Sudip Dhariwal was the logistics controller of Nokia India when this product replacement happened. As a logistics controller of Nokia, Sudip Dhariwal was responsible for the successful product recall process. The first step in such process is to make a plan to put the recall process in place (Brewer, 2007). Creating a plan of action when product recall happens is the first thing to do. Then communicating the plan to all the concerned parties in the supply chain is also equally important. Everyone in the supply chain should be knowledgeable about what to do in case of a product recall. Once a product recall logistics plan is in place, it is much easier for the logistics manger to execute it effectively when actually it happens. However, it is not the only role of a logistics controller in the recall process. As and when a company makes a decision about a recall of a product or product parts, the logistics manager should try to weigh the impact of the recall. Understanding the scope of the process is very important. How large is the problem? What is the base of customers who might get affected by the recall process? These are some of the questions to be answered before starting the recall logistics process. It helps in determining the scale of operation required for the logistics for the recall and replacement of parts. It is then decided by the logistics manager as to what central locations will be used to store the replacement parts, when warehouses will be the local warehouses where central warehouse will ship and finally where the damaged parts will be accepted. Once the scope is identified, the communication of the problem becomes a responsibility of the logistics manager (Brewer, 2007). There are generally three types of communication expected from the logistics manager. Firstly, the logistics manager should communicate to the leadership about the scope of the problem and the course of action he is going to take so that he gets full management support during the process. Once that is done, the communication to the internal logistics employees needs to be completed. It is absolutely necessary to communicate to each and every internal employee about what their role will be in the recall logistics process. Finally, logistics manager along with the company primary communication teams should communicate to the customers about the plan of action for the company, and how they are supposed to get their replacement parts.
How Nokia India Handled the Product Recall
Nokia India did not handle the product recall very well. However, they managed to execute the process relatively well given the fact that there was no plan for recall in place in the company. When Nokia came to know about the recall from the headquarters, it decided that it would run the whole recall logistics process from Delhi. It would receive the replacement battery parts from Japan directly in Delhi warehouse and then would ship them to the customers from Delhi. However, Nokia never considered a few factors when planning for the product recall. Firstly, it never considered that any product recall communications might cause panic to the customers, and often under panic they behave abnormally (Brewer, 2007). Nokia needed to have a robust plan of action to contain the panic situation. Secondly, Nokia initially never realized that most of the Indian customers did not have access to the internet, and so they would not be able to check their battery status via an internet portal. Thirdly, they had no logistics planning for the recall process. Nobody had any clue in the company as to how the recall process should operate in such cases. Finally, there were the lack of logistics partnership between the regional offices and headquarters in Delhi which also created problem in the execution of a logistics plan.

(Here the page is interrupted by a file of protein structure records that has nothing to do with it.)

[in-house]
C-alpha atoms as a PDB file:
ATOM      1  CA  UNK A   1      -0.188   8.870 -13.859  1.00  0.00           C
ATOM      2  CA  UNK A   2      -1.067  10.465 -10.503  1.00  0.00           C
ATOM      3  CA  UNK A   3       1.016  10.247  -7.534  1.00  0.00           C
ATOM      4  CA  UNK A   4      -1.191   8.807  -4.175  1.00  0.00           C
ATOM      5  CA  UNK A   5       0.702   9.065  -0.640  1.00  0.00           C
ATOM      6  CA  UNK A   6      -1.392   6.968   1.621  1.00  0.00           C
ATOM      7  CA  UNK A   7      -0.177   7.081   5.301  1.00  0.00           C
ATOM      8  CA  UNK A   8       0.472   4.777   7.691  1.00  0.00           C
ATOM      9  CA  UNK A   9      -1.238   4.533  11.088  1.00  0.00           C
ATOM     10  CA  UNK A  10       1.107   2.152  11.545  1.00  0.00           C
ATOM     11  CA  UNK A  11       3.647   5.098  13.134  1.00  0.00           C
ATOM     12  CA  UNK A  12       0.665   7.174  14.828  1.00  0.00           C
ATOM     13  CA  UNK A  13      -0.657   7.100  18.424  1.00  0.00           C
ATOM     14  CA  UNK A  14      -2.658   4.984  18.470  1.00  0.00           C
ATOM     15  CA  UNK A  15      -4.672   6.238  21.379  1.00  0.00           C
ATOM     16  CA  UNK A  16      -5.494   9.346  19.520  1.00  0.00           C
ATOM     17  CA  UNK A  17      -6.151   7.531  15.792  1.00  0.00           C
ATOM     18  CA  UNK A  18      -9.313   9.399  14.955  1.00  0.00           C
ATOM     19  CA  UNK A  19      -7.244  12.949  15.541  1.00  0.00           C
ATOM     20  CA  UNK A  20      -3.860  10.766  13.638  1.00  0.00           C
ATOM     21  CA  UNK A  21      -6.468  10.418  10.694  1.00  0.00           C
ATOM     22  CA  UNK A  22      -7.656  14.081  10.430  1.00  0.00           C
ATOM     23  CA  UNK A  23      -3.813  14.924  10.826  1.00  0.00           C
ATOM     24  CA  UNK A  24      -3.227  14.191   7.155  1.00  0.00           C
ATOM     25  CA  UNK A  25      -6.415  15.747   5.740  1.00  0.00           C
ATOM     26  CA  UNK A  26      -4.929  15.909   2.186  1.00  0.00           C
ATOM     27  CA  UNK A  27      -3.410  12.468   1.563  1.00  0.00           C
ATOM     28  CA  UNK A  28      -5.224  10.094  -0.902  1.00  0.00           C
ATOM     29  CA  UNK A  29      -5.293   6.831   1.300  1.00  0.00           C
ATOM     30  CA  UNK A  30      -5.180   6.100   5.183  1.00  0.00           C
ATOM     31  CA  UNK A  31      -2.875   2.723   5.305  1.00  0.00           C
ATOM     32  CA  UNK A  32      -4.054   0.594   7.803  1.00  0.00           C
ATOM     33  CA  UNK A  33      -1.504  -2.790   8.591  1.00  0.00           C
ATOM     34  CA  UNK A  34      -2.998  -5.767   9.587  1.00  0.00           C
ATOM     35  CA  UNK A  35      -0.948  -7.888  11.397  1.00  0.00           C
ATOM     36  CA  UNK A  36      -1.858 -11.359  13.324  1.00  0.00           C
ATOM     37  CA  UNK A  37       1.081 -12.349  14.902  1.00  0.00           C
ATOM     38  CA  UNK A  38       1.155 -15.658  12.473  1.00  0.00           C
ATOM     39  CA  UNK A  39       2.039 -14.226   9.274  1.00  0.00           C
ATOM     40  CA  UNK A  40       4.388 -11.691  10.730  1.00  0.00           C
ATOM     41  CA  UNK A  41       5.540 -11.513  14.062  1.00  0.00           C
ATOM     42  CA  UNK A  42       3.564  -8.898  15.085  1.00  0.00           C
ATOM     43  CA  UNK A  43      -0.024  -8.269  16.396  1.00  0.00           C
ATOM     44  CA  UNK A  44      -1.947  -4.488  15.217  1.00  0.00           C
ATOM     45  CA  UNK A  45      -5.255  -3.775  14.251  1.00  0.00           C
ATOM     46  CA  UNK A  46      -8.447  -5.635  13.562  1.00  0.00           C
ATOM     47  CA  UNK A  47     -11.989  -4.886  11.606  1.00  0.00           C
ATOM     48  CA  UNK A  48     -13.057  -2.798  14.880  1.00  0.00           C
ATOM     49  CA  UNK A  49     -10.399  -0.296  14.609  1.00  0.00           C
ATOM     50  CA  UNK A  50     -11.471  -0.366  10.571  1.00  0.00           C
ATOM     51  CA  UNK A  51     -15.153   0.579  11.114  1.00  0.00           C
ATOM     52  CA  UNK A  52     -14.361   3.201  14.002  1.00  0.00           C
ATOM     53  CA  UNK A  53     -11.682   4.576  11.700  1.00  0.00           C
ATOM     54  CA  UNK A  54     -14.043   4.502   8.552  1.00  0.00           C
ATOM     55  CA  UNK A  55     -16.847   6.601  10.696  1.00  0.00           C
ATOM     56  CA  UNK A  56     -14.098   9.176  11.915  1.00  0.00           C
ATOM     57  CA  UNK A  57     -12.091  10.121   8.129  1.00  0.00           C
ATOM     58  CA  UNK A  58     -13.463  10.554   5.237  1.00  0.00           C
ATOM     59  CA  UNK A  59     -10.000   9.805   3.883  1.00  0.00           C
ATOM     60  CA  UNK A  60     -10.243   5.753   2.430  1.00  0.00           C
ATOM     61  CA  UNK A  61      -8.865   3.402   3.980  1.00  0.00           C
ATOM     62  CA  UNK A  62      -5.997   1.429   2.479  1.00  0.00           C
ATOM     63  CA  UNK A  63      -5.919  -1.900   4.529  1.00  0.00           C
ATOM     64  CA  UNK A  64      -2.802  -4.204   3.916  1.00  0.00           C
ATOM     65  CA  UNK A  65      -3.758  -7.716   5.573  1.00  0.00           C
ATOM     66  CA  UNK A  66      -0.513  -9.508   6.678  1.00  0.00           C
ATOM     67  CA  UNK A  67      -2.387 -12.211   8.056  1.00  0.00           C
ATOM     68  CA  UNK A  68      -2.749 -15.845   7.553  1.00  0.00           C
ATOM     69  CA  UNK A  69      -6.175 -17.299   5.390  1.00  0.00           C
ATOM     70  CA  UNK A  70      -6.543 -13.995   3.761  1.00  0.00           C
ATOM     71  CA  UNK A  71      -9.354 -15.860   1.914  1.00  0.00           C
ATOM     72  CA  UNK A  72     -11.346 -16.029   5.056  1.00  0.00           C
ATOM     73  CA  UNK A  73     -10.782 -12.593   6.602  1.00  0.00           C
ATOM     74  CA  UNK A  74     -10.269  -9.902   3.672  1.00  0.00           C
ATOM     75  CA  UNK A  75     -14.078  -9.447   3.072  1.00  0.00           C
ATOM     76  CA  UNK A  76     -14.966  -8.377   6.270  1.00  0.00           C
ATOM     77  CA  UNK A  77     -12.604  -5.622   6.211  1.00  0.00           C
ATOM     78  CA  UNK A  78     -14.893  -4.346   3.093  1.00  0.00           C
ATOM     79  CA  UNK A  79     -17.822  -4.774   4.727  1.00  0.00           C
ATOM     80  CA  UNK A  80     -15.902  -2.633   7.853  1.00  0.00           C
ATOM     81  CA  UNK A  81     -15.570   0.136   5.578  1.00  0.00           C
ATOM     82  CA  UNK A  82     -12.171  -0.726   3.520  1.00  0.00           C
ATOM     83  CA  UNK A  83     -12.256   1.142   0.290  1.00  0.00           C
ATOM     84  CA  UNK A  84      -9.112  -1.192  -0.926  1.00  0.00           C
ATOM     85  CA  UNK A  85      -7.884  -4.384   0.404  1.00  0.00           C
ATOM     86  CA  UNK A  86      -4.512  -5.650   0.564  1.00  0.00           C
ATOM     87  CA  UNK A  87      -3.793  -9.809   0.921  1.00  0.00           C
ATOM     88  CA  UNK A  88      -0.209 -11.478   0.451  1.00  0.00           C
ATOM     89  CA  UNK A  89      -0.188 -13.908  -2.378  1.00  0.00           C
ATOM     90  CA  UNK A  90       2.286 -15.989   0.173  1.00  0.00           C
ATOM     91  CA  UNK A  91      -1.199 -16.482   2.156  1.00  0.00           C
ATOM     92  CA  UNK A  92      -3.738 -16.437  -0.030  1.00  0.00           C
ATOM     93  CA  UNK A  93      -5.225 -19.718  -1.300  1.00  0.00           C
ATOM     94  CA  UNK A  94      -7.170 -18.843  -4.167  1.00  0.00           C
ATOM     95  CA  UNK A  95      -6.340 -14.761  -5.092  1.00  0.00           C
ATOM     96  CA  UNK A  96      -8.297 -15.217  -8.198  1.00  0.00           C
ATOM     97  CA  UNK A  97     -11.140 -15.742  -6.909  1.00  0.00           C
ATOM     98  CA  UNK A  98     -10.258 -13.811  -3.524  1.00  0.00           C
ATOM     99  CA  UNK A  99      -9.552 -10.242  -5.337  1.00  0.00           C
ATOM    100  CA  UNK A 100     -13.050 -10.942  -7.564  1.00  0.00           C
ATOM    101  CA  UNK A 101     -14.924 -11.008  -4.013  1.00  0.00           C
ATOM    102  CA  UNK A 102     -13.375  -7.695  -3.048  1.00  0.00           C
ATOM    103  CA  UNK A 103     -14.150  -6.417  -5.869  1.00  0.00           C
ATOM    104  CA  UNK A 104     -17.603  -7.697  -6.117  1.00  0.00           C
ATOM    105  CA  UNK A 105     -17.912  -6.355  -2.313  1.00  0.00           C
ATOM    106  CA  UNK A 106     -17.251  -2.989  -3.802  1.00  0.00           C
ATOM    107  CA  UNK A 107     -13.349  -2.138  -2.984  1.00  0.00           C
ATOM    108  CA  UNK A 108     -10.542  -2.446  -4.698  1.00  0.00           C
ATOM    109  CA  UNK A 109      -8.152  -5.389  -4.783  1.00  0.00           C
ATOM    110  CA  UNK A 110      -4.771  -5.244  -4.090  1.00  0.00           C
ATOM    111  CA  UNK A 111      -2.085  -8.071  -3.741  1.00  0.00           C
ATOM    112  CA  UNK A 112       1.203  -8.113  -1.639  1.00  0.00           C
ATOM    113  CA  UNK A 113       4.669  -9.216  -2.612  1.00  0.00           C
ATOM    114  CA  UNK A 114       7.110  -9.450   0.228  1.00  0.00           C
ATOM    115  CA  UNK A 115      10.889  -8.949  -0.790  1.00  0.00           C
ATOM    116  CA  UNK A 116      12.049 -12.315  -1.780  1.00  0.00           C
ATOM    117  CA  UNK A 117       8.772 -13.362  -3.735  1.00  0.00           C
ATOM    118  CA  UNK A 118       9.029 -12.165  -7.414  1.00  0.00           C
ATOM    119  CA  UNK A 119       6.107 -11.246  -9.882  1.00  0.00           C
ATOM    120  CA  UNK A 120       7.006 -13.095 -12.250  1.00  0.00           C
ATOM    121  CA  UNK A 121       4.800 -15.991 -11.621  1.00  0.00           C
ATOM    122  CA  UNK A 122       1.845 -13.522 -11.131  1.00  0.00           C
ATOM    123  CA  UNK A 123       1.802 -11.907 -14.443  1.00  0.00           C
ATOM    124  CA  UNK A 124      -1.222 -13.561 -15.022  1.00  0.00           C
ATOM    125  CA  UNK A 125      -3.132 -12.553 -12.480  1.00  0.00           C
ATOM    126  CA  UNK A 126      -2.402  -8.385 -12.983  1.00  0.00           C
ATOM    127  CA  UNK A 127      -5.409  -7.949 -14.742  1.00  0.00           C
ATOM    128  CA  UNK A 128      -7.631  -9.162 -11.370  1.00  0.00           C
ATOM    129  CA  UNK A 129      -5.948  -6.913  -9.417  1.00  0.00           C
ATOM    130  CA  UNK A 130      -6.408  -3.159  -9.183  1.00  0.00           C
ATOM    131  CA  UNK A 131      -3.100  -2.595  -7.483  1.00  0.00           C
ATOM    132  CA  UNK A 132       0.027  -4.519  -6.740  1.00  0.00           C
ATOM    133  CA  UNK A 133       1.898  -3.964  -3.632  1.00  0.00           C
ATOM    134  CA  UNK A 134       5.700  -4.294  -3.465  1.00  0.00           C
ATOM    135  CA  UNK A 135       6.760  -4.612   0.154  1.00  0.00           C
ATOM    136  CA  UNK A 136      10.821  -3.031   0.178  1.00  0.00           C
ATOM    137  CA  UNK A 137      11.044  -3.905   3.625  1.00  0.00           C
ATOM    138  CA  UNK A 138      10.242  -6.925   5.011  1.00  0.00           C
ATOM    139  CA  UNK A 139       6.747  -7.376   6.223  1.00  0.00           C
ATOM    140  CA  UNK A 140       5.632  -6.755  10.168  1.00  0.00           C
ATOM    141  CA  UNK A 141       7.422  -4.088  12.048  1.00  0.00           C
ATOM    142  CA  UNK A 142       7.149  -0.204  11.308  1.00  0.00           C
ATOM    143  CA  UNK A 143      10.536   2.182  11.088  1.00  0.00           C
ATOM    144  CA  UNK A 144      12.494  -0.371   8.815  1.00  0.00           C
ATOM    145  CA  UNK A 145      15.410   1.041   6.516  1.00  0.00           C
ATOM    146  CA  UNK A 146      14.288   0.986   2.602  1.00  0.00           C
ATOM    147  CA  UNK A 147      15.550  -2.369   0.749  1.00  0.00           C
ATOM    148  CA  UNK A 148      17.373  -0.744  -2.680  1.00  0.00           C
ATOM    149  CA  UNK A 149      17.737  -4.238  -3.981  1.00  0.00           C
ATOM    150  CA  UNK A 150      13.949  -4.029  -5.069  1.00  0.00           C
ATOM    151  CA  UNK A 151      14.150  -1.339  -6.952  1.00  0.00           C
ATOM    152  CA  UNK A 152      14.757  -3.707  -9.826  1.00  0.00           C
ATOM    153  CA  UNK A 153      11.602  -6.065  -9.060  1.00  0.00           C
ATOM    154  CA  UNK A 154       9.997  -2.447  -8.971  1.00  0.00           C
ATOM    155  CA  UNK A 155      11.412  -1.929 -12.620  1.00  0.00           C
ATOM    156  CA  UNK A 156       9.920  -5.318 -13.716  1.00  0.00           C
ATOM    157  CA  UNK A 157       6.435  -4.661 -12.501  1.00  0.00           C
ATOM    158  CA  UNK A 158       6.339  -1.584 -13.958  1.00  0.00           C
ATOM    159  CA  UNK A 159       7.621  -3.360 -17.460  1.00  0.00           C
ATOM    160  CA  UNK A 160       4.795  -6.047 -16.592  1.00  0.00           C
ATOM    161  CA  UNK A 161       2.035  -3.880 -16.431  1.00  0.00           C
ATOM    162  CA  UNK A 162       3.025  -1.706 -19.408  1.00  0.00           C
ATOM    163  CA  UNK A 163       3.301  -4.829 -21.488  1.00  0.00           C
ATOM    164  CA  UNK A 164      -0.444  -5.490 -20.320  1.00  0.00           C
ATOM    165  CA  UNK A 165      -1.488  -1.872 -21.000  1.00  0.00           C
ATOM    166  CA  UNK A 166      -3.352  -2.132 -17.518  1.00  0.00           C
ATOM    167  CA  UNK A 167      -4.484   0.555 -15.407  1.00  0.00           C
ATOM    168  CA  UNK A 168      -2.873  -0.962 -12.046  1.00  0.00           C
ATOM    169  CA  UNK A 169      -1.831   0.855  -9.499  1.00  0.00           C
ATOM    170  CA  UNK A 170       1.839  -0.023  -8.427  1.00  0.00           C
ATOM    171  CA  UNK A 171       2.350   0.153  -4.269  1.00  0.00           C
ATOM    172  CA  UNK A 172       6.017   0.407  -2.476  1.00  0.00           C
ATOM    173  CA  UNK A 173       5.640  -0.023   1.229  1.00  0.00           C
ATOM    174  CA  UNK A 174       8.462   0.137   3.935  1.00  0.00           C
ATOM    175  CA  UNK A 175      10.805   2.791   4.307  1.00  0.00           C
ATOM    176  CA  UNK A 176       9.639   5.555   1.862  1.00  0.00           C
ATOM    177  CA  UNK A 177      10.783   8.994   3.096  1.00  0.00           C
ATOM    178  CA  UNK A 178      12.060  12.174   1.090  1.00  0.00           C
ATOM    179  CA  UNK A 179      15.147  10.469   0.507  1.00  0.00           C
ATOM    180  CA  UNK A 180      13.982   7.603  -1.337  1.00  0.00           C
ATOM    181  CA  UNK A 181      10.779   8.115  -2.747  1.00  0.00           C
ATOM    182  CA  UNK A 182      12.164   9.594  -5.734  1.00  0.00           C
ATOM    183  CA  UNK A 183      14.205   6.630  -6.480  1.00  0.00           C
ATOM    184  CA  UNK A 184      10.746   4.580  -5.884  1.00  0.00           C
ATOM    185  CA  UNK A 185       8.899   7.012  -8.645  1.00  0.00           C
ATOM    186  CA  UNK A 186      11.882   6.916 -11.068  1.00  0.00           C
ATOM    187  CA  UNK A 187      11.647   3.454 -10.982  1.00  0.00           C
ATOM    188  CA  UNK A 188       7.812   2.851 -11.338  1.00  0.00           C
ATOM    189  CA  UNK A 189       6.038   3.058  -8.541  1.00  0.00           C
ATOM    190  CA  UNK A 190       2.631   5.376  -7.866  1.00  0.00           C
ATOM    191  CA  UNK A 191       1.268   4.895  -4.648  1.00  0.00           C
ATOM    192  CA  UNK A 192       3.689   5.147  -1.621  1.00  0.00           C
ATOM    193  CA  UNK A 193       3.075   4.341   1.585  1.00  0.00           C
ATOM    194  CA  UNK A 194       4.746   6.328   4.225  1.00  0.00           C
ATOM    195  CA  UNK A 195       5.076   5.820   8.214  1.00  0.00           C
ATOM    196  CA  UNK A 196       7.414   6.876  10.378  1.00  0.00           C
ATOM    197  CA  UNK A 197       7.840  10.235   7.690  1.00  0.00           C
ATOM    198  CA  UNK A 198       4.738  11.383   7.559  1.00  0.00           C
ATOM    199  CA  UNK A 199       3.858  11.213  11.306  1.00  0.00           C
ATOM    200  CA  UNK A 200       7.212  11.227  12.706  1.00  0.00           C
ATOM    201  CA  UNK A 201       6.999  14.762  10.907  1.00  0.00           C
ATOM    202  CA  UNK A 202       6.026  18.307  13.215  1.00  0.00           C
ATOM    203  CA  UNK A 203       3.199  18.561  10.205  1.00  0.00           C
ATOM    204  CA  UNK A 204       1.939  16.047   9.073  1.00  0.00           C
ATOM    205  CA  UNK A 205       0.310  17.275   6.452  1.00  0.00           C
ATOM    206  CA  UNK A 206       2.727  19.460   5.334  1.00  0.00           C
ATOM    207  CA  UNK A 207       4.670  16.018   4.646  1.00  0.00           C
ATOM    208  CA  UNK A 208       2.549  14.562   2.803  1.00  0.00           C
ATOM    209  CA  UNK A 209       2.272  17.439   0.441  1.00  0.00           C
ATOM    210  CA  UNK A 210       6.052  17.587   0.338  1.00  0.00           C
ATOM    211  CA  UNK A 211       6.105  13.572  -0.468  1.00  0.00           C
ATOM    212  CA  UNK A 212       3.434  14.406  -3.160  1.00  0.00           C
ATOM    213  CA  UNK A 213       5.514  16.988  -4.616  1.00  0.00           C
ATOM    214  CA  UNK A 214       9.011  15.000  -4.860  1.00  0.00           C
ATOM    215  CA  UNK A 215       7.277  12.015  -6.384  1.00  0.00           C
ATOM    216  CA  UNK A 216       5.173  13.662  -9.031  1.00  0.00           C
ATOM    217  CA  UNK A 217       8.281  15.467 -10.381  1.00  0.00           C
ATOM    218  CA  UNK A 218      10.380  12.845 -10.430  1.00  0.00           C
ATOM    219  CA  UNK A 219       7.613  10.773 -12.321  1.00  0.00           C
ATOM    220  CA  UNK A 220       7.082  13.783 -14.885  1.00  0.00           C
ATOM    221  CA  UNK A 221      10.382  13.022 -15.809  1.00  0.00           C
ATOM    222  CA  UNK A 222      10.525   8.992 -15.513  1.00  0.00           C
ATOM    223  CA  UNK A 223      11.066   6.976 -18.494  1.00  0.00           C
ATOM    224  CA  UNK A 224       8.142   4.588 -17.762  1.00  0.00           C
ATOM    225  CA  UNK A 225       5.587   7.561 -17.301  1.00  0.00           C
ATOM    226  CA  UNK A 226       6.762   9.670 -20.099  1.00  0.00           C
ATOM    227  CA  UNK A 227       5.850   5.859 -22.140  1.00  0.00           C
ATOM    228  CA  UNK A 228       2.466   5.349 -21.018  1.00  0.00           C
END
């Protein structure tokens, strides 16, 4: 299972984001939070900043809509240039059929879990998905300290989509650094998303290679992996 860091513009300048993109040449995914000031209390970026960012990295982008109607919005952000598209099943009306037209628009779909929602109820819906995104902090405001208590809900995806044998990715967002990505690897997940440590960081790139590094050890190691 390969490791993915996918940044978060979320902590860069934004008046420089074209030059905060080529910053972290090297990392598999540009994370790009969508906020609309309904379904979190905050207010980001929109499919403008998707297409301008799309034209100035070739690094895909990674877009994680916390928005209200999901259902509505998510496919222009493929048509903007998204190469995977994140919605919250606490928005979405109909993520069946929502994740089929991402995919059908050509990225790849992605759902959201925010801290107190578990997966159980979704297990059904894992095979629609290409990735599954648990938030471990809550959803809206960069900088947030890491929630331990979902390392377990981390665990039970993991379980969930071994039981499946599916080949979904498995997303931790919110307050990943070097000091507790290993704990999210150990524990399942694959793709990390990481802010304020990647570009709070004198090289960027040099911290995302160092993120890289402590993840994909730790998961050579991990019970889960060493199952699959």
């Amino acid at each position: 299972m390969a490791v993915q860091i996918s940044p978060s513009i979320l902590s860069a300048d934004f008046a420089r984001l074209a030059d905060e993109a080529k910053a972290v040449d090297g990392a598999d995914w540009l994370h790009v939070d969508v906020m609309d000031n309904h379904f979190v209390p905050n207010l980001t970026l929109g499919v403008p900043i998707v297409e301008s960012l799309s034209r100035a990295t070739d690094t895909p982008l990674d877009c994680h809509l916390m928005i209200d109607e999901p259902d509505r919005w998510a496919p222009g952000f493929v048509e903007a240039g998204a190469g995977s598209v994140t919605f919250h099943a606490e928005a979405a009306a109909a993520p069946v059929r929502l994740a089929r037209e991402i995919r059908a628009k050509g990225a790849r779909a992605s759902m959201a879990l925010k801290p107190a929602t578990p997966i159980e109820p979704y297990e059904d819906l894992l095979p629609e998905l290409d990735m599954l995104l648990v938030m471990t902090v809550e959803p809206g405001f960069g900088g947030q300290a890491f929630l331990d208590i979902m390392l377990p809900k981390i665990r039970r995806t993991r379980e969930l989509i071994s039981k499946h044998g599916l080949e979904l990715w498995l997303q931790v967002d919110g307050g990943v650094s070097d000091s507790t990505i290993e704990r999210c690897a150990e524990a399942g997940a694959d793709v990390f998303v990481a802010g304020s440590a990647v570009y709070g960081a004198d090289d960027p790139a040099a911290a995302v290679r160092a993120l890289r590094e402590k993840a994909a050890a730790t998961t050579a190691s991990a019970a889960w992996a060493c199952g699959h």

However, there were certain things which Nokia logistics department did execute really well. They came up with quick fixes for almost all the problems within a very short period of time. Firstly, when they faced with the problem that most users did not have access to the internet to check the status of battery, they came up with a mobile solution immediately where users could know the status of their battery simply by doing a sms (Malvankar, 2011). Secondly, after the recall communication when public became panicked, Nokia logistics team quickly started a dedicated toll free 24 hour customer care line only to meet with the queries related to battery recalls (Malvankar, 2011). Thirdly, when Sudip Dhariwal saw that the product replacement requirements were far larger than the actual international shipments of the replacement parts, Nokia quickly collaborated with a Chennai based factory for the supply of BL-5C batteries, sacrificing the normal production of mobile phones (Malvankar, 2011). Finally, to keep the logistics process efficient along with Blue Dart, it also collaborated with DHL and provided special incentives to deliver products on time to the accurate address.
Conclusion and Recommendation
Nokia logistics team did a great job to manage the product recall given the fact that it had no plan or experience of handling such situations. It showed a great reactive adaptability of the logistics supply chain under stressful circumstances. It also showed that the management was capable of coming up with innovative ideas in such circumstances. However, the major improvement Nokia could do for the future was to create a comprehensive product recall plan for the future. It should have a detailed logistics plan which would address the major components in a product recall and could be implemented within a short notice. The recall logistics plan should cover the control process, the communication process, the scope and the logistics network design. It should also identify the potential failure points in the logistics chain and should have a back-up plan for those scenarios. Leadership is another component which plays a big role in a crisis situation. However, in case of Nokia India, it is not a problem. Leadership has shown great management of the crisis situation under the circumstances.